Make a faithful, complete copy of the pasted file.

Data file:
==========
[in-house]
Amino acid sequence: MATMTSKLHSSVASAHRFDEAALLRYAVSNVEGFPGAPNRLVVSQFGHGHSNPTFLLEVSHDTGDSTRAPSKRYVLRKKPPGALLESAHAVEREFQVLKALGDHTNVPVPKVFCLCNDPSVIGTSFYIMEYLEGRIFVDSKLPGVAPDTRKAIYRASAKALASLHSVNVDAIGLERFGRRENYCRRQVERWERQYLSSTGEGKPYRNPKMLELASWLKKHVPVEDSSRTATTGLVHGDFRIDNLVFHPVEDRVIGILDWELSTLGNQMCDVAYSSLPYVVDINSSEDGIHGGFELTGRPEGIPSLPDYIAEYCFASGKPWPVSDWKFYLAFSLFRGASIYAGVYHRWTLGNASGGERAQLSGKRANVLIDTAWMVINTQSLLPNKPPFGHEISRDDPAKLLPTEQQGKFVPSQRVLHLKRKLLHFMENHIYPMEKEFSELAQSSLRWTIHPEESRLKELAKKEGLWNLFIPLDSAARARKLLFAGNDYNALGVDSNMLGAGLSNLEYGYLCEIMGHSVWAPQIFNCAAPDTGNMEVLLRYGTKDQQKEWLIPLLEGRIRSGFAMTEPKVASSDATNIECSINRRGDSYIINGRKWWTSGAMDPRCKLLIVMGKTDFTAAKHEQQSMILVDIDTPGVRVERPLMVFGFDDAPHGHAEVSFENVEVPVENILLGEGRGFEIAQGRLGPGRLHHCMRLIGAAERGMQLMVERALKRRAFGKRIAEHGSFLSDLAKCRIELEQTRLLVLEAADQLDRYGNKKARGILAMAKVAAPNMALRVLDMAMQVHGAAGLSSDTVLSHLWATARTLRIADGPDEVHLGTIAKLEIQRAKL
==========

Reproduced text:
[in-house]
Amino acid sequence: MATMTSKLHSSVASAHRFDEAALLRYAVSNVEGFPGAPNRLVVSQFGHGHSNPTFLLEVSHDTGDSTRAPSKRYVLRKKPPGALLESAHAVEREFQVLKALGDHTNVPVPKVFCLCNDPSVIGTSFYIMEYLEGRIFVDSKLPGVAPDTRKAIYRASAKALASLHSVNVDAIGLERFGRRENYCRRQVERWERQYLSSTGEGKPYRNPKMLELASWLKKHVPVEDSSRTATTGLVHGDFRIDNLVFHPVEDRVIGILDWELSTLGNQMCDVAYSSLPYVVDINSSEDGIHGGFELTGRPEGIPSLPDYIAEYCFASGKPWPVSDWKFYLAFSLFRGASIYAGVYHRWTLGNASGGERAQLSGKRANVLIDTAWMVINTQSLLPNKPPFGHEISRDDPAKLLPTEQQGKFVPSQRVLHLKRKLLHFMENHIYPMEKEFSELAQSSLRWTIHPEESRLKELAKKEGLWNLFIPLDSAARARKLLFAGNDYNALGVDSNMLGAGLSNLEYGYLCEIMGHSVWAPQIFNCAAPDTGNMEVLLRYGTKDQQKEWLIPLLEGRIRSGFAMTEPKVASSDATNIECSINRRGDSYIINGRKWWTSGAMDPRCKLLIVMGKTDFTAAKHEQQSMILVDIDTPGVRVERPLMVFGFDDAPHGHAEVSFENVEVPVENILLGEGRGFEIAQGRLGPGRLHHCMRLIGAAERGMQLMVERALKRRAFGKRIAEHGSFLSDLAKCRIELEQTRLLVLEAADQLDRYGNKKARGILAMAKVAAPNMALRVLDMAMQVHGAAGLSSDTVLSHLWATARTLRIADGPDEVHLGTIAKLEIQRAKL